What role does spirituality play in life

What is spirituality, a spiritual person?

Table of Contents:

  1. What is spirituality - from me to self
  2. First find your worldly self
  3. A typical example of becoming an I
  4. Spirituality comes with self-becoming
  5. Spiritually thanks to the importance of the I-Becoming
  6. Spiritually, but despise the importance of being human?
  7. How I and self-becoming intertwine
  8. Who is the boss, who is the servant?
  9. Living the I or the self
  10. Live spiritually as servants of the self
  11. What does living spiritually mean in religion and esotericism?
  12. What does living spiritually mean in the church?
  13. The attraction of esotericism
  14. Spirituality or more appearance than being?

What is spirituality - from me to self

Spirituality is the striving for a personal, inner connection with God and his messengers, e.g. founders of religions. Spiritual people find thereby a higher meaning and fulfillment in life. Each religion offers its own belief and way to God. However, everyone can live spiritually individually, without religion and church. How? By consciously experiencing the two-part development process of becoming an I and becoming a self.

A simple development model throws light on the question "What is spirituality" or what does living spiritually actually mean? This simple but very elementary human development model consists of two phases. C.G. Jung spoke of becoming an I and becoming a self. Long before C.G. Jung taught some religions and philosophers by different names basically the same thing: descent and ascent, involution and evolution, entanglement and development, embodiment and spiritualization.

First find your worldly self

In the process of becoming I, the person builds up an identity and personality and takes on social roles. He discovers his individual characteristics and needs that distinguish him from others. The human being discovered but not only his "worldly self", he also wants it to be active realize. Like the fairytale hero, he goes out into the world to get “his own” there. The I-person seeks and finds his place in life, i.e. in work, family and society.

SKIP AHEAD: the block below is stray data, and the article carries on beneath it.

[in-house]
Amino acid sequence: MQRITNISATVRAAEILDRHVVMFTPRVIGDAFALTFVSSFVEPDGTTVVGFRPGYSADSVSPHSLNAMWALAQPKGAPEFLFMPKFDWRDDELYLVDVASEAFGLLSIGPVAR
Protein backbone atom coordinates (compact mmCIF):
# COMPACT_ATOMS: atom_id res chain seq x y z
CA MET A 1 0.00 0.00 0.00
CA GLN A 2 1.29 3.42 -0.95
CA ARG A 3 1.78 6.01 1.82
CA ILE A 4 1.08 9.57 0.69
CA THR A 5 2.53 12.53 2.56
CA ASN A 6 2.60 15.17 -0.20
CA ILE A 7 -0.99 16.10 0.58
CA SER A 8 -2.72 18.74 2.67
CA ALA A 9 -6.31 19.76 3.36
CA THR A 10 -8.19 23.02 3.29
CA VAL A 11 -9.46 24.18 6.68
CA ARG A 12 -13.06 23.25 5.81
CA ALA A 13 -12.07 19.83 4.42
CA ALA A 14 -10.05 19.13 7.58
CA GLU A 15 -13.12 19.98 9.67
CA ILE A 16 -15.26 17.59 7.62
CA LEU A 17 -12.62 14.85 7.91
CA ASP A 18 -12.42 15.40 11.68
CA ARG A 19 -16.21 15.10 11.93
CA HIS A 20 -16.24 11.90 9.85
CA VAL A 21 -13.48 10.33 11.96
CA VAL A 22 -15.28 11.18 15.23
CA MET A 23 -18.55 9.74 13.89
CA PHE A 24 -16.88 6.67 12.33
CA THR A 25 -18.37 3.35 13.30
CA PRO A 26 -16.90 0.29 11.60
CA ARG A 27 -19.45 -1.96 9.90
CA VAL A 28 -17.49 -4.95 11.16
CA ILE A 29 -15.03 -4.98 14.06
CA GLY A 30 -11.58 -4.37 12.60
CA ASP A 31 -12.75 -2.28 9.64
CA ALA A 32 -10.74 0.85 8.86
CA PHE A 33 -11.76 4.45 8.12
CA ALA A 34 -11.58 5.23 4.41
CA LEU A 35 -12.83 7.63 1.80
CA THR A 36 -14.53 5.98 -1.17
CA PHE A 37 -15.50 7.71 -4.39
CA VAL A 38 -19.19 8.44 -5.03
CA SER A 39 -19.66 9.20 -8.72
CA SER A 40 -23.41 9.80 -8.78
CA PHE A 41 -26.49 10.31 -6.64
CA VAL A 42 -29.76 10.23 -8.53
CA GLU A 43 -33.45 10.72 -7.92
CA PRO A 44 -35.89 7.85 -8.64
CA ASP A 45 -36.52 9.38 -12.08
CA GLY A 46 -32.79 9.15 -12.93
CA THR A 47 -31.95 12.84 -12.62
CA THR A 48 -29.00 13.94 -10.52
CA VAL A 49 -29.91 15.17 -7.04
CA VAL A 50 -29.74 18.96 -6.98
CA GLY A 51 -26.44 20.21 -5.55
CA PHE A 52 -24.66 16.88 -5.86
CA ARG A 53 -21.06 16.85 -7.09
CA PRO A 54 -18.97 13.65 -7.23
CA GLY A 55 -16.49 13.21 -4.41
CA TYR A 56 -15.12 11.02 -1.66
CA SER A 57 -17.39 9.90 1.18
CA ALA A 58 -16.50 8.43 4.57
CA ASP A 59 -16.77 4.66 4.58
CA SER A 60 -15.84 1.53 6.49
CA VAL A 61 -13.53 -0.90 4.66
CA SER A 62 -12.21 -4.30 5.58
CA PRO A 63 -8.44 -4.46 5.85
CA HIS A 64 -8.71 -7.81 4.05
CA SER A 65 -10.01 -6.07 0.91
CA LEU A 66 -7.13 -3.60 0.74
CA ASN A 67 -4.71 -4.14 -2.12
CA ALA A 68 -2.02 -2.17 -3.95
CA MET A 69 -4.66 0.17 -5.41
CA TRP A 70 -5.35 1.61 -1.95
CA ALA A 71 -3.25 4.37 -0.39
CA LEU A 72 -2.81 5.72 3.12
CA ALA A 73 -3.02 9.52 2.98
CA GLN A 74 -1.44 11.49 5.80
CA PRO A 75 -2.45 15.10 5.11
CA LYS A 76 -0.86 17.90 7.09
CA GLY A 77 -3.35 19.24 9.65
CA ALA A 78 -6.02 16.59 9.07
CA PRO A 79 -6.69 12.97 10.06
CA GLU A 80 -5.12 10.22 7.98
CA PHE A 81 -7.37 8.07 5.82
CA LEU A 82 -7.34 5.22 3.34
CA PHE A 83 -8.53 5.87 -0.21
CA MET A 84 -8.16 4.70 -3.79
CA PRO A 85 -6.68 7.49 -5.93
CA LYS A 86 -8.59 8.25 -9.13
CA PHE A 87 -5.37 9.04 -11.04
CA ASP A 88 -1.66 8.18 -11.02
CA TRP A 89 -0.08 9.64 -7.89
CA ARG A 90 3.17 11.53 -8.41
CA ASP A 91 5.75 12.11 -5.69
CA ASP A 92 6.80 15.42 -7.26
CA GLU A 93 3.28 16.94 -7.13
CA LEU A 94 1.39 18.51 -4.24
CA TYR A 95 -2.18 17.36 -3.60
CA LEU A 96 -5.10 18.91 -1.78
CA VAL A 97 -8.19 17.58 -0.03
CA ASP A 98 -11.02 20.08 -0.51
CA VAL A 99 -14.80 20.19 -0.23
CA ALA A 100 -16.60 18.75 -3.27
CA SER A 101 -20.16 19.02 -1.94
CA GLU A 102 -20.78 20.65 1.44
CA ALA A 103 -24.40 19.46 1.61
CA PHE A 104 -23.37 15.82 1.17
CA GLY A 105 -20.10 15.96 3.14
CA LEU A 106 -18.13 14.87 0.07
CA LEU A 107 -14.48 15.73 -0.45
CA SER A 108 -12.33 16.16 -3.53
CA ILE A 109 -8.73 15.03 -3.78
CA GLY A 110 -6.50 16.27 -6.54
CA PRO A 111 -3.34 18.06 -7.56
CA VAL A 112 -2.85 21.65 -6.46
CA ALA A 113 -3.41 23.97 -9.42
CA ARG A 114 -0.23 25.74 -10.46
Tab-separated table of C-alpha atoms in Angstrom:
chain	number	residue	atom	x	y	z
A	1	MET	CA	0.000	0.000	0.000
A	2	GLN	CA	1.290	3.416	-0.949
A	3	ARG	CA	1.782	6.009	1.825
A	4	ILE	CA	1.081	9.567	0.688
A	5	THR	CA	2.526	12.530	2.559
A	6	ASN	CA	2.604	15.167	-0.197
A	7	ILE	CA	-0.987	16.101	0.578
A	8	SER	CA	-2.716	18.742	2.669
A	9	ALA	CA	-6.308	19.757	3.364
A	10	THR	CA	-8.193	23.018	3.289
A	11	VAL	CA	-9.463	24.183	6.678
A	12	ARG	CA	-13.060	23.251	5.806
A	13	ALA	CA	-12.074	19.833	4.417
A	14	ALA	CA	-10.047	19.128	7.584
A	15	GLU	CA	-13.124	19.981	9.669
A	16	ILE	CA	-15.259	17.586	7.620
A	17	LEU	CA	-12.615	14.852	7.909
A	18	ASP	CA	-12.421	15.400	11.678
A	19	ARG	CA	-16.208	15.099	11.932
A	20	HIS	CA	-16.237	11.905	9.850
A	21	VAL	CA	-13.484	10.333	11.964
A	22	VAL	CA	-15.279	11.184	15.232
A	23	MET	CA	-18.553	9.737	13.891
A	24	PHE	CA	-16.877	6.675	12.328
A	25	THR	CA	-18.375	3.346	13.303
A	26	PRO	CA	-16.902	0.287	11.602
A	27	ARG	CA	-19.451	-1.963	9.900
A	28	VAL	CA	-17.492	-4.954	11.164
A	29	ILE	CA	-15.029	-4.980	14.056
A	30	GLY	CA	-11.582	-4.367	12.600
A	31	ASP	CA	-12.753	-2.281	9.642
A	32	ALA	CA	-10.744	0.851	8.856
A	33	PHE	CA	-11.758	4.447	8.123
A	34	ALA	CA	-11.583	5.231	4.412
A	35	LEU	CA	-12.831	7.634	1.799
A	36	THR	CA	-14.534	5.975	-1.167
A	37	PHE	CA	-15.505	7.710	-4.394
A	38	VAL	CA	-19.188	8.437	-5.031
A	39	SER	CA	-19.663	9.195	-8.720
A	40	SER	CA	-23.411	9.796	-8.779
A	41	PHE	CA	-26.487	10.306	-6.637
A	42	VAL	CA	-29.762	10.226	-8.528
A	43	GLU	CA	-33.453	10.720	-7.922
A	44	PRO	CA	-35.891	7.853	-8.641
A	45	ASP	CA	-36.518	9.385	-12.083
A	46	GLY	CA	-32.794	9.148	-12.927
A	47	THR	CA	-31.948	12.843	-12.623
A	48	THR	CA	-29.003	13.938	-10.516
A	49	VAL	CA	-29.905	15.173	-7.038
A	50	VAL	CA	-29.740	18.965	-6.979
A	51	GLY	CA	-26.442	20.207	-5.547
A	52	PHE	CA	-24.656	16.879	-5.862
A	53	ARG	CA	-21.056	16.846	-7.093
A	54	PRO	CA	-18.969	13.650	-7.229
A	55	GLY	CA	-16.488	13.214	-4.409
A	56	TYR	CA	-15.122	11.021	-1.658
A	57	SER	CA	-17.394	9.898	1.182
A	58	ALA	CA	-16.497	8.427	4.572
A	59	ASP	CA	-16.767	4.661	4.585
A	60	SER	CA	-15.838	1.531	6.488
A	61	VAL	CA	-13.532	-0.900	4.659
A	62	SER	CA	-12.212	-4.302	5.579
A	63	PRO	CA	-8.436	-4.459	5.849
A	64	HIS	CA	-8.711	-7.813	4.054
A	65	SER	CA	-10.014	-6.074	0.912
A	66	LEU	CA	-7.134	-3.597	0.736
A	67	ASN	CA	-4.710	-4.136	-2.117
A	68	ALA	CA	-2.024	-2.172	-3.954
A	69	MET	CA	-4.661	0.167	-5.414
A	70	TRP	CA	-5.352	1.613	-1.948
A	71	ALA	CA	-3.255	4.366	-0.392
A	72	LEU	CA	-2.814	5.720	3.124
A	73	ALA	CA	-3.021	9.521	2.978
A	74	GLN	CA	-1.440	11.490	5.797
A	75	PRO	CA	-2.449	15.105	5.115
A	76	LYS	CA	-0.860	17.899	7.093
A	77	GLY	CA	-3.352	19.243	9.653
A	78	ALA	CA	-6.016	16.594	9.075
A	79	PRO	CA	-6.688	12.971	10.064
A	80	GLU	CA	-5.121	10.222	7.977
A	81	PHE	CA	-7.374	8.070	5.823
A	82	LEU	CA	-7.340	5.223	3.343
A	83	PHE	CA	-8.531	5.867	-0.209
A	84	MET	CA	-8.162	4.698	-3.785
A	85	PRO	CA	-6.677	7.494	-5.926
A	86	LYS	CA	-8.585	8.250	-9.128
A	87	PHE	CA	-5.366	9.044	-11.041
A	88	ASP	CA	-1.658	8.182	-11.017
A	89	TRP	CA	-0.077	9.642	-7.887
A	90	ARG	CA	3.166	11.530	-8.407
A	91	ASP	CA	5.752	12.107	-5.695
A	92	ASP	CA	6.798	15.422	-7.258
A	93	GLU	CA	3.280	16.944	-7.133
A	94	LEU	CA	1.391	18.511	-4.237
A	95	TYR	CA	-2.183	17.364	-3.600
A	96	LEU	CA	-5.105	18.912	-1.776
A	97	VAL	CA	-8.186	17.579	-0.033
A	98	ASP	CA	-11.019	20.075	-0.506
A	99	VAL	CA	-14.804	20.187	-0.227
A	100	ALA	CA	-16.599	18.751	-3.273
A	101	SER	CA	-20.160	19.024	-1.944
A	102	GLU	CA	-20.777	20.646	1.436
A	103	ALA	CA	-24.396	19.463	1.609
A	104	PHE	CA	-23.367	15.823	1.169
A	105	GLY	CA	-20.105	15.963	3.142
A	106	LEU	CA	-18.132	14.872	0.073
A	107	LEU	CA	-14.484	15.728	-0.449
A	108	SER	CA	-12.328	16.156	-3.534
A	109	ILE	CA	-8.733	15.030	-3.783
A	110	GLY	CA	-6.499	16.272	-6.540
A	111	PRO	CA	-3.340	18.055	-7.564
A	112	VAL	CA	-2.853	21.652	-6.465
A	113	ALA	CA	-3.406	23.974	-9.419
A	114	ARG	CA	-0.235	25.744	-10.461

How successfully the I-person fulfills his wishes initially does not play a role for our model. The decisive factor is the typically worldly attitude towards life that is emphasized by me. This is where I-person and spiritual person differ, who of course can still have a normal job and family.

A typical example of becoming an I

Imagine a 50-year-old man who describes himself as follows: “Like my father, I am a teacher and also a father of a family. As a teacher, I can impart knowledge and that's exactly what I want to do. I grew up in a rather poor family and now, together with my wife, I enjoy the not luxurious but materially carefree life. I was reluctant to take on the role of father, but with increasing joy. I don't care too much for religion and spirituality. I think everyone is the maker of their own happiness. "

This man knows who he is. He has found his place in society and granted some of his wishes. His I-becoming has taken place. He is not a spiritual person. Why should spirituality matter to him? He doesn't miss anything. Of course, things could go better in life, but by and large he's fine. He is satisfied.

Spirituality comes with self-becoming

The I-becoming is followed by the self-becoming. With it, "spirituality" begins to take hold in the broadest sense. The usual values ​​such as career, money, sexuality, harmonious family, acceptance among friends, etc. are becoming less important. One begins to question one's previous life and to look thoughtfully for something else, for some higher meaning in life. The interests shift in a more spiritual or psychological direction.